Free Minds & Free Markets

Egyptian Dissident Cynthia Farahat: The Middle East Is Hungry for Free Markets and Free Speech

She started the first secular, pro-market party in Egypt. Then the government sent the secret police after her.

In 2003, when Egypt was ruled by strongman Hosni Mubarak, then 22-year-old Cynthia Farahat co-founded the party that would become the Liberal Egyptian Party, the first secular, classical liberal political party in the country's modern history.*

"Sharia law is not friendly to women or minorities or gays," Farahat told Reason. "I wanted to fix my country. I wanted freedom. I wanted liberty."

Mubarak's government responded by sending intelligence agents and the secret police to go after Farahat.

"I was under constant, 24-hour surveillance in Egypt for almost a decade," she says. Government agents would routinely call her in the middle of the night and would sometimes play back recordings of Farahat's conversations with friends recorded in her own living room.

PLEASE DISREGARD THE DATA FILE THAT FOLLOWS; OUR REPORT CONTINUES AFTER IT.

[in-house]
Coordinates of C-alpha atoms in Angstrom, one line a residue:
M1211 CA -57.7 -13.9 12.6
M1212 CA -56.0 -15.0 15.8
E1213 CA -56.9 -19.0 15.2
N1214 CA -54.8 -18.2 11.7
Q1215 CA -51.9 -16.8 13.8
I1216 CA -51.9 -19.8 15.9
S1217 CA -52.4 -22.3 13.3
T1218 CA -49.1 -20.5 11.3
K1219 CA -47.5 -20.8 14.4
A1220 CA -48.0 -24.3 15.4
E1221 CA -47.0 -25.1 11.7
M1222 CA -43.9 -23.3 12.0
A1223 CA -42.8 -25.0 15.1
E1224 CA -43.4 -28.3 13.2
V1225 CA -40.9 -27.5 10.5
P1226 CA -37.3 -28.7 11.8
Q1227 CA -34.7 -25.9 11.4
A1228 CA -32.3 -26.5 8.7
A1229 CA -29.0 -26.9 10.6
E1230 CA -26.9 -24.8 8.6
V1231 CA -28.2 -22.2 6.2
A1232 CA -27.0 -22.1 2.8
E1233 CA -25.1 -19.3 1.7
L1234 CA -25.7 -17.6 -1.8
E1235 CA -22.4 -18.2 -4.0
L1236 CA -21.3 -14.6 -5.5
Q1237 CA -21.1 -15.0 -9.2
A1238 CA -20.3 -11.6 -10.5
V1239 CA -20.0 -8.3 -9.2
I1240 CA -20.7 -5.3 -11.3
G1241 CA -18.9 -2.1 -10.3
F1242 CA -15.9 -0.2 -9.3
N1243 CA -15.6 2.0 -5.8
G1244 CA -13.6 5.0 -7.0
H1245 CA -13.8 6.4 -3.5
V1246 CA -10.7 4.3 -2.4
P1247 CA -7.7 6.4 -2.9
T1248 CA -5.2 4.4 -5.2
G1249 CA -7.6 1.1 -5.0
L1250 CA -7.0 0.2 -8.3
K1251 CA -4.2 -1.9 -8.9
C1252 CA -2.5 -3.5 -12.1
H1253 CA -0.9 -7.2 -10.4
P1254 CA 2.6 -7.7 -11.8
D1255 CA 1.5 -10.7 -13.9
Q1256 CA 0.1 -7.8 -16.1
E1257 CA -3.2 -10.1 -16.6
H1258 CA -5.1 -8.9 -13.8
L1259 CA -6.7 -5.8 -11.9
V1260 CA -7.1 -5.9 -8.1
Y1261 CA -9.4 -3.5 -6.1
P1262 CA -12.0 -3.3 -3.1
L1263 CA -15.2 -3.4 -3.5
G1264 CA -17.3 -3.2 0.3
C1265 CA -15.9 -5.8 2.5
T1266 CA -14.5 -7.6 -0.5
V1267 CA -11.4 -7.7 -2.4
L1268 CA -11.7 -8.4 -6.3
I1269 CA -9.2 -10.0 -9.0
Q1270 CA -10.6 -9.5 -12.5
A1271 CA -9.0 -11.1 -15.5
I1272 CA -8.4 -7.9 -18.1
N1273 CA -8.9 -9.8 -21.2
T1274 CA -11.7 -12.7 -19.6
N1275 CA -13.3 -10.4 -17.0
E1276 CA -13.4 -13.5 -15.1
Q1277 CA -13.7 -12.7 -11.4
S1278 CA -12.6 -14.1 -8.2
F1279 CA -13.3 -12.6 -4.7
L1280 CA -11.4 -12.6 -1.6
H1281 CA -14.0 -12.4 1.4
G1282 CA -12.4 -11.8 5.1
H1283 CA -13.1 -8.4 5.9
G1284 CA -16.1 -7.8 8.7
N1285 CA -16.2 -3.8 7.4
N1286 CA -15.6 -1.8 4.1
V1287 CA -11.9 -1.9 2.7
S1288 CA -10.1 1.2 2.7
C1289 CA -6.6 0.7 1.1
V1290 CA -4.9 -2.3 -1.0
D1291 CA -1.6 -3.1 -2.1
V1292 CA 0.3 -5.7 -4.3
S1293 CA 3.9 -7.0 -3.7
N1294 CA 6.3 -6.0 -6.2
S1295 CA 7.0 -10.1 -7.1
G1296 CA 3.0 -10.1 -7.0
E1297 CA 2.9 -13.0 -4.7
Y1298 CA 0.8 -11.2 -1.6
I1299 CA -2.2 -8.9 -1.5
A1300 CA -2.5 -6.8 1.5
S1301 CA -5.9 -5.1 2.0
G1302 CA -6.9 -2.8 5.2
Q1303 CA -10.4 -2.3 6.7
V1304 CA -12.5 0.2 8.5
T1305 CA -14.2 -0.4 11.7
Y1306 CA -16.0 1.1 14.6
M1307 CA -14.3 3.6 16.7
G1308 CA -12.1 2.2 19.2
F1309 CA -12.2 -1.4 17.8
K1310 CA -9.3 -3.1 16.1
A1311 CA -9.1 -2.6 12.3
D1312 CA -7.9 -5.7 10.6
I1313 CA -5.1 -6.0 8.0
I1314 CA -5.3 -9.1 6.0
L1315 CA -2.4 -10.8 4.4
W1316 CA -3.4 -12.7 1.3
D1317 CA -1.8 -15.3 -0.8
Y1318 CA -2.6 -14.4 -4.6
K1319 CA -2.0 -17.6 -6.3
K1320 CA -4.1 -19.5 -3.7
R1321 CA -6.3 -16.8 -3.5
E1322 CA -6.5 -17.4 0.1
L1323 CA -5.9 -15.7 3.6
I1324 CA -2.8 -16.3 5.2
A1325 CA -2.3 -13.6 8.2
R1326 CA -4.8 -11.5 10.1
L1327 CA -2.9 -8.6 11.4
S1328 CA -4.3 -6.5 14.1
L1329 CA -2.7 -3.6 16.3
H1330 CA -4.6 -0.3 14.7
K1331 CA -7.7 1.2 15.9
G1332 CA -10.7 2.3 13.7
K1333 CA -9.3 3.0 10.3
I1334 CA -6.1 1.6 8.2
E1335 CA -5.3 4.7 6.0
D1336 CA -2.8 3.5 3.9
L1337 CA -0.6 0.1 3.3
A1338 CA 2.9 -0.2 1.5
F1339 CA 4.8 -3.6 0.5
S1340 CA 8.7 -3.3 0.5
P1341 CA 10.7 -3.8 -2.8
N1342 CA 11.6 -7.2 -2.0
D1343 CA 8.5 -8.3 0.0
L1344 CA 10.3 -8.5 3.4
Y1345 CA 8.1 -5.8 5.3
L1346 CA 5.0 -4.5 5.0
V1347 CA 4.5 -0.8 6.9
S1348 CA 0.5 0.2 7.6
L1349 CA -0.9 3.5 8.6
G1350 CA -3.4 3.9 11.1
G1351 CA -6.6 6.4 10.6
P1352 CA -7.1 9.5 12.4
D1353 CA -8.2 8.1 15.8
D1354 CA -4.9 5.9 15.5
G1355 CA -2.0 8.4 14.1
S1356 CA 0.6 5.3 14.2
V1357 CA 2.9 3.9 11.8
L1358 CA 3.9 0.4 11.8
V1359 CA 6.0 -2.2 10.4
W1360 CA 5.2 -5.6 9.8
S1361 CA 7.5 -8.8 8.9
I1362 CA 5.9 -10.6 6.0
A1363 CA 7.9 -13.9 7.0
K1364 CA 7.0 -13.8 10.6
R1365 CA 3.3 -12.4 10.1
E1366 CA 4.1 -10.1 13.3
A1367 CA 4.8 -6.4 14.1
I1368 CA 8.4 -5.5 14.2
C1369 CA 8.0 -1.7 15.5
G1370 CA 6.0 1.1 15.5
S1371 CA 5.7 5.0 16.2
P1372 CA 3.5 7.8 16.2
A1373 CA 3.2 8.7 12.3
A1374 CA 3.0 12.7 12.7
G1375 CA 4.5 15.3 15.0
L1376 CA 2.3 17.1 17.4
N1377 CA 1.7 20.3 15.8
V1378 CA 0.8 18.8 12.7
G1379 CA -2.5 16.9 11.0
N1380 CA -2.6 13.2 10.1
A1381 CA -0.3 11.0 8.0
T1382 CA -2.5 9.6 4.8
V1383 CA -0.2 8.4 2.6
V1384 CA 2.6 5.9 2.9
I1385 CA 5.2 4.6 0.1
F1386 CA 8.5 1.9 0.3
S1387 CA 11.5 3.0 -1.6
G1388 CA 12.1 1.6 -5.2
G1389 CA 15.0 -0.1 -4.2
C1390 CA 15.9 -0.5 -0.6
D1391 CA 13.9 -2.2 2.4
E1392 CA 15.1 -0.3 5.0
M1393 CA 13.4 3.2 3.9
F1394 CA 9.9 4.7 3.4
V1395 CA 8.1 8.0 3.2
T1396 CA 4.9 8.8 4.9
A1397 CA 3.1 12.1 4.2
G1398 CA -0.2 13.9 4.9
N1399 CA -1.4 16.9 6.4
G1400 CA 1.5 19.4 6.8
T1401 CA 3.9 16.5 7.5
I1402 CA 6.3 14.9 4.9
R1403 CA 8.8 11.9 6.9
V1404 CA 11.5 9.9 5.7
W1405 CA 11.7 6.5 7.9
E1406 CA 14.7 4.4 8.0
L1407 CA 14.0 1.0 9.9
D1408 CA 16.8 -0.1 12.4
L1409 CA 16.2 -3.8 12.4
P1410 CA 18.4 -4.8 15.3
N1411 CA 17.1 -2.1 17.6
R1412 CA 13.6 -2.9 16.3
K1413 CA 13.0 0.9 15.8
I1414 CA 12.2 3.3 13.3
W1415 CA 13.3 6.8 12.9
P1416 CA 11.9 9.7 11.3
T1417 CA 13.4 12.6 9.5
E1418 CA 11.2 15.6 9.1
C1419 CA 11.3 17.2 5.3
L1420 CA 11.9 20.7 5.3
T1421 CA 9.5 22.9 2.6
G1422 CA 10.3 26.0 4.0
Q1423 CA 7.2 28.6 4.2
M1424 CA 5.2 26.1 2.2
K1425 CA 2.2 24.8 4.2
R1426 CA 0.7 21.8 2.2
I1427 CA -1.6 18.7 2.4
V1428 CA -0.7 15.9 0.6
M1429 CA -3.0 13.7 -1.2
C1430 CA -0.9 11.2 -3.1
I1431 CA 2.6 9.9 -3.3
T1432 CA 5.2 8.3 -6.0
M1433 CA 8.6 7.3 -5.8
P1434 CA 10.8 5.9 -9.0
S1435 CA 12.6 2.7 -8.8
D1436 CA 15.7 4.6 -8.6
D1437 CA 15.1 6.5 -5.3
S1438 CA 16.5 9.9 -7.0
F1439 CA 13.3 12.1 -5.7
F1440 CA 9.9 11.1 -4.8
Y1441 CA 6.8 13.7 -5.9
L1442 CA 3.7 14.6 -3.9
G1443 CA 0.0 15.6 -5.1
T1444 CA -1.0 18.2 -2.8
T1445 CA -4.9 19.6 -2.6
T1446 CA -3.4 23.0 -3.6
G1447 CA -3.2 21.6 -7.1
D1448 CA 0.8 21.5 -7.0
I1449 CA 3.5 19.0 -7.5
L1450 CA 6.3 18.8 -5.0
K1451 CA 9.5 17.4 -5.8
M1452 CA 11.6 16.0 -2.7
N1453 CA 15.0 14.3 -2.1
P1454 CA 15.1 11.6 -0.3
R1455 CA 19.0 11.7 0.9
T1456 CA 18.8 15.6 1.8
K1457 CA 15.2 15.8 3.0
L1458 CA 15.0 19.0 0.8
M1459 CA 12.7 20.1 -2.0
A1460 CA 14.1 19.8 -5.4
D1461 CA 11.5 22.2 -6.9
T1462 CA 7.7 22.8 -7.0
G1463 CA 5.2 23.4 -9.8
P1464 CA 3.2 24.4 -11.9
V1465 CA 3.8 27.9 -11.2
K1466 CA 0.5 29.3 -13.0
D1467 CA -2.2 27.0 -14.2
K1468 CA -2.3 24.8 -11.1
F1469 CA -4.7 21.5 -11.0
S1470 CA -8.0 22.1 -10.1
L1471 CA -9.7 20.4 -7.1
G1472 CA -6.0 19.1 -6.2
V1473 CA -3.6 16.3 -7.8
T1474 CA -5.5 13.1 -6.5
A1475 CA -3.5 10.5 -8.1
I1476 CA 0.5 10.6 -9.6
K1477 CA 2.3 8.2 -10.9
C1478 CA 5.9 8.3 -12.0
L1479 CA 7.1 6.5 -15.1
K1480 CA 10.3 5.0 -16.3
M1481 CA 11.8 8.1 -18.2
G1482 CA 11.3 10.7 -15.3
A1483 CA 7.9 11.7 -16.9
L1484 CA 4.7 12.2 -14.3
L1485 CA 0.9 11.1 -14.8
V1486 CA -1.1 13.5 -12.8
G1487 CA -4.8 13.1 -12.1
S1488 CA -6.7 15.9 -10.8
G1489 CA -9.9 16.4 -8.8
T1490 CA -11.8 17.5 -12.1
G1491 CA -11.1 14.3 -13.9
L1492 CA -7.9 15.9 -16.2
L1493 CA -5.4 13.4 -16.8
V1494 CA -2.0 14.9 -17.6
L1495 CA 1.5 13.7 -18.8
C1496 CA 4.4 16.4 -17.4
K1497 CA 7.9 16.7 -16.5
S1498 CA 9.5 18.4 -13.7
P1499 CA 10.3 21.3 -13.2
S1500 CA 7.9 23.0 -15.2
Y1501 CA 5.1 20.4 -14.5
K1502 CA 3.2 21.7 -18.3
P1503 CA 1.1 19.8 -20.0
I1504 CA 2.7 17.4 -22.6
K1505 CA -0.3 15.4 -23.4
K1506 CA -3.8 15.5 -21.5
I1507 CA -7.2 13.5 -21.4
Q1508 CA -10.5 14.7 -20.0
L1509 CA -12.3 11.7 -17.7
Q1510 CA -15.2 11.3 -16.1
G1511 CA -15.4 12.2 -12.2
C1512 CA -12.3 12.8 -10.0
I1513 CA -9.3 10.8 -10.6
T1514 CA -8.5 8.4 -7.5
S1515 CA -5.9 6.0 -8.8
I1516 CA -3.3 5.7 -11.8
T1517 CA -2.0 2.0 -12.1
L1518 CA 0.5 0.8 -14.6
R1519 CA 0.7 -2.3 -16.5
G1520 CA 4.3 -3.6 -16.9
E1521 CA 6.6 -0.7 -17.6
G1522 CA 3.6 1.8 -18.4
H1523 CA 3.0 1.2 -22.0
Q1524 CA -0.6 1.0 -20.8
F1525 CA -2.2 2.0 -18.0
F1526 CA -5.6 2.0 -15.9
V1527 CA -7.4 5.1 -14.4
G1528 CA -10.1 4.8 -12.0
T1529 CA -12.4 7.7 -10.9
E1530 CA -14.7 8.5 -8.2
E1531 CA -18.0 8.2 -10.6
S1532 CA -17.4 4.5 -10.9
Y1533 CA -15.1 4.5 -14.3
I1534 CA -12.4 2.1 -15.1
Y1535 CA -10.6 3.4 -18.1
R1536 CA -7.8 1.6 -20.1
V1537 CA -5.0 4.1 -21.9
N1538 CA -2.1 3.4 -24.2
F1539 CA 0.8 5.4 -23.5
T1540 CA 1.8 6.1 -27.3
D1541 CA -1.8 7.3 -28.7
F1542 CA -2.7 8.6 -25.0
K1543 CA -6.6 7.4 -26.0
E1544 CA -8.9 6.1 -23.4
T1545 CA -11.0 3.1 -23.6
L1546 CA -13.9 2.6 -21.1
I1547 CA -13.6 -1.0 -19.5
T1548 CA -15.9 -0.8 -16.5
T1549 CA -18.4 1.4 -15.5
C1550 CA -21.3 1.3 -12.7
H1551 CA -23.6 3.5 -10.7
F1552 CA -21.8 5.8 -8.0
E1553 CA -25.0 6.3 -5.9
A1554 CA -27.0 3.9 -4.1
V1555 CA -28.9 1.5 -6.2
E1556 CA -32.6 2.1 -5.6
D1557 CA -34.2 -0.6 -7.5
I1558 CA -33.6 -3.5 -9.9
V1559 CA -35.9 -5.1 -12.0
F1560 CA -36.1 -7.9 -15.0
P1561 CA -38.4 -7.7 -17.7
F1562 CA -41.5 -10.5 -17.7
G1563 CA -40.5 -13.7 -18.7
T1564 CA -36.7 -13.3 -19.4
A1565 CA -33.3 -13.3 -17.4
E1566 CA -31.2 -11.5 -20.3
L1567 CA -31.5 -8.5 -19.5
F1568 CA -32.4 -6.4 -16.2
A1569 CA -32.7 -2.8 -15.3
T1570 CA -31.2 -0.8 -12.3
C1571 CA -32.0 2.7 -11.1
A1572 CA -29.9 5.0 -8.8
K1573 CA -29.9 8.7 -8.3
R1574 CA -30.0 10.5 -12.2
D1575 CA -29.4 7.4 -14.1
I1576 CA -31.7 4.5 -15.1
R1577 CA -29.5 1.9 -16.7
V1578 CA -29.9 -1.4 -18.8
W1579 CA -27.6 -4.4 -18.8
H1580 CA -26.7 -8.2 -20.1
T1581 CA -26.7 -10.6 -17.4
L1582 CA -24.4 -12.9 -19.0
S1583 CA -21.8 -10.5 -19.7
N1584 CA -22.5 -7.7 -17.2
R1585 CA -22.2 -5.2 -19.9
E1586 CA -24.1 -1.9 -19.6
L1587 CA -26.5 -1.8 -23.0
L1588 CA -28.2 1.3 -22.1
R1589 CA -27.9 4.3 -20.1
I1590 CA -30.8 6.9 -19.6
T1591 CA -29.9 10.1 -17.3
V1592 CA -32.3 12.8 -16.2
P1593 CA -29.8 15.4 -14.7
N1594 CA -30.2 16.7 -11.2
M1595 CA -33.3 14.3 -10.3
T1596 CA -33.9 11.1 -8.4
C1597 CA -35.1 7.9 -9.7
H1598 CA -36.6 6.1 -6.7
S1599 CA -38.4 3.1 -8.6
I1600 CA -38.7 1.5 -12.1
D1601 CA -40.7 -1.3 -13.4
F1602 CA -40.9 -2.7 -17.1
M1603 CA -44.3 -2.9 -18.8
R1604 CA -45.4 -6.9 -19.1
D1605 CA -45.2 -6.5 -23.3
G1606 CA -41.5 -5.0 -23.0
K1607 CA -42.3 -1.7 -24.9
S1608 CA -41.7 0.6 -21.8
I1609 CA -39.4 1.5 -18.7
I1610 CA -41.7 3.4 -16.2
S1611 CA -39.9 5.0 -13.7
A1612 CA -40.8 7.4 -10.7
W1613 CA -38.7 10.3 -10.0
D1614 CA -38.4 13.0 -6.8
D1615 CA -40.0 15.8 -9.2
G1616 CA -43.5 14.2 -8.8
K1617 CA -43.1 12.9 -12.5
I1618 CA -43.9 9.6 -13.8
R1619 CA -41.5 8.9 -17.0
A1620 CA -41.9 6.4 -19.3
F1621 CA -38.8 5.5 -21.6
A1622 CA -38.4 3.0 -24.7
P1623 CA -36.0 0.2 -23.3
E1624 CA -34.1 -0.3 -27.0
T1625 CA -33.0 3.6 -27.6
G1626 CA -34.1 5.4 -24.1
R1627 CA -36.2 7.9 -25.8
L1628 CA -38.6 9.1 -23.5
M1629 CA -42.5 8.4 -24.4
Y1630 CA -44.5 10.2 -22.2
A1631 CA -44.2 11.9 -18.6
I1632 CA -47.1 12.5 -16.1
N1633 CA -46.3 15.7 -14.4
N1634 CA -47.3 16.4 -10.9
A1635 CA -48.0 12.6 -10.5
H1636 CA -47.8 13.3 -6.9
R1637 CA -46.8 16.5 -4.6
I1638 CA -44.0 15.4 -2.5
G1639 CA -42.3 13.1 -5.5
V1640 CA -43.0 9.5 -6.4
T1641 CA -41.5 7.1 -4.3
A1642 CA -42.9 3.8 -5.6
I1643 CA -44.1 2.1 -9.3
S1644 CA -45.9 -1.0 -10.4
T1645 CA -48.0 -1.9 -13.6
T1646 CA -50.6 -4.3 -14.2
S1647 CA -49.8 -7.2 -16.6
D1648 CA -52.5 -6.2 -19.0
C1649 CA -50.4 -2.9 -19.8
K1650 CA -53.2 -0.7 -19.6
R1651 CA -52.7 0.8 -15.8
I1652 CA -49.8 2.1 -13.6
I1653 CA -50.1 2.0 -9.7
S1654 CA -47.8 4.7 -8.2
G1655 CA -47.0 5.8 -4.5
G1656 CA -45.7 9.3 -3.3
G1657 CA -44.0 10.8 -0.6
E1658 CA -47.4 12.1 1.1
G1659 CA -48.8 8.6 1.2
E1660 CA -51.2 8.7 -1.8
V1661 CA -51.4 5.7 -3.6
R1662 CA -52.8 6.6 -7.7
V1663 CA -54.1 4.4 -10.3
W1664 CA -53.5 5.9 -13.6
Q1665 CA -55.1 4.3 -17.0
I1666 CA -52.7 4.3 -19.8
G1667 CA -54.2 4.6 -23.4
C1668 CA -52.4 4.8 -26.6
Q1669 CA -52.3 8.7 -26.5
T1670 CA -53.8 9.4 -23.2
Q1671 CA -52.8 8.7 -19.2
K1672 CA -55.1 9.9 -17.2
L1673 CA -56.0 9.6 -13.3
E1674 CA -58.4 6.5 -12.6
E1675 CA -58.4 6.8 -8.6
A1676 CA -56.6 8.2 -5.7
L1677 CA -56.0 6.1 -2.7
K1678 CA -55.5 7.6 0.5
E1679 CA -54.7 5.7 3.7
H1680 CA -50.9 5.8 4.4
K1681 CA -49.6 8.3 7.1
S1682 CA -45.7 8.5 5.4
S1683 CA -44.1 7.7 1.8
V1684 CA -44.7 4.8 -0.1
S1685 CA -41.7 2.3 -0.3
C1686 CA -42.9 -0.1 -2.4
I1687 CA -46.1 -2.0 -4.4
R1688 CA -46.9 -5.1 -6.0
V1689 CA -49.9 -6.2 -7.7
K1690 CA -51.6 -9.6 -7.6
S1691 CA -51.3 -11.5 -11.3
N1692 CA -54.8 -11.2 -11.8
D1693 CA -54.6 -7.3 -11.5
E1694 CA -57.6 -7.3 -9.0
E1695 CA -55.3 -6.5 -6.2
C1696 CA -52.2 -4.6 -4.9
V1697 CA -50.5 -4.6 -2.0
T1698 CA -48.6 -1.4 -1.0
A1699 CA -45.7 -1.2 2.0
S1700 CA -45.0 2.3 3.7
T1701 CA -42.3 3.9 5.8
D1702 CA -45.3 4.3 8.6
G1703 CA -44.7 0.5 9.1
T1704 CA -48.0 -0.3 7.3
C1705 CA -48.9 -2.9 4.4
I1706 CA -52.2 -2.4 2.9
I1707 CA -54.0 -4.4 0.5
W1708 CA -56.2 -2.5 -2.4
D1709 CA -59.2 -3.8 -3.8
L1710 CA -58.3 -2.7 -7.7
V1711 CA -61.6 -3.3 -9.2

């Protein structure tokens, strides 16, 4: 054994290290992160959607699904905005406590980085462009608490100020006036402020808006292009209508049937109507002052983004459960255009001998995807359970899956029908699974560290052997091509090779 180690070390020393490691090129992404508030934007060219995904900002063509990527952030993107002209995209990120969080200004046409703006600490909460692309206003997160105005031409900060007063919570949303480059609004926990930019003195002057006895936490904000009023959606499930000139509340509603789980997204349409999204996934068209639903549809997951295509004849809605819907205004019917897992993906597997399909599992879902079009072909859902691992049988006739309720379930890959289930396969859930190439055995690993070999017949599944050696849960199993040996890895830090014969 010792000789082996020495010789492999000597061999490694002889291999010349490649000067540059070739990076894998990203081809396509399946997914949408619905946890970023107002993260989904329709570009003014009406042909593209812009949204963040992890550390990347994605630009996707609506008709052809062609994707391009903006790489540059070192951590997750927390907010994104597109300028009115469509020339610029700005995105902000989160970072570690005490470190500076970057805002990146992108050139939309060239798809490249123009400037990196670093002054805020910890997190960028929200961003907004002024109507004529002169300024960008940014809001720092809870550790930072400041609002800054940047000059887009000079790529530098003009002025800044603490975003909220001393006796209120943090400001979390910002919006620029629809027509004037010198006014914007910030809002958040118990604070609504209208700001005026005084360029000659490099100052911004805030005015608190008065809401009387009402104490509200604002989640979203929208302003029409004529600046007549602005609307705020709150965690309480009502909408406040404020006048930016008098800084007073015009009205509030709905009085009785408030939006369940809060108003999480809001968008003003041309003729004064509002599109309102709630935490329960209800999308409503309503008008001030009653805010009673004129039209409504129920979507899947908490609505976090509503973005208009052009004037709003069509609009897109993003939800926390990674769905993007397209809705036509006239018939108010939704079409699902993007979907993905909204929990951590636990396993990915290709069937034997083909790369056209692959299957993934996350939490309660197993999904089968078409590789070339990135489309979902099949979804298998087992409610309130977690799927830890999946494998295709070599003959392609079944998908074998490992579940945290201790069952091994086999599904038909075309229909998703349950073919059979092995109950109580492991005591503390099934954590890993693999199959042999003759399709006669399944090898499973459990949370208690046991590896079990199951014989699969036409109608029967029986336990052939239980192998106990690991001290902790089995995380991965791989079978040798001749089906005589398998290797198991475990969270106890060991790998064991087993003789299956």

Other calls were more sinister, Farahat says. Sometimes she would pick up the phone to hear heavy breathing on the line. The person on the call "would start to talk about the intimate things that he wants to do to my decapitated head—that he's going to keep in his freezer if I don't stop my political work."

The key to survival was to "never show fear."

She sensed that her family was in danger and knew that the government could arrest her at any time. She was eventually placed on an Al Qaeda affiliates' hit list and banned from entering Lebanon because of her political advocacy.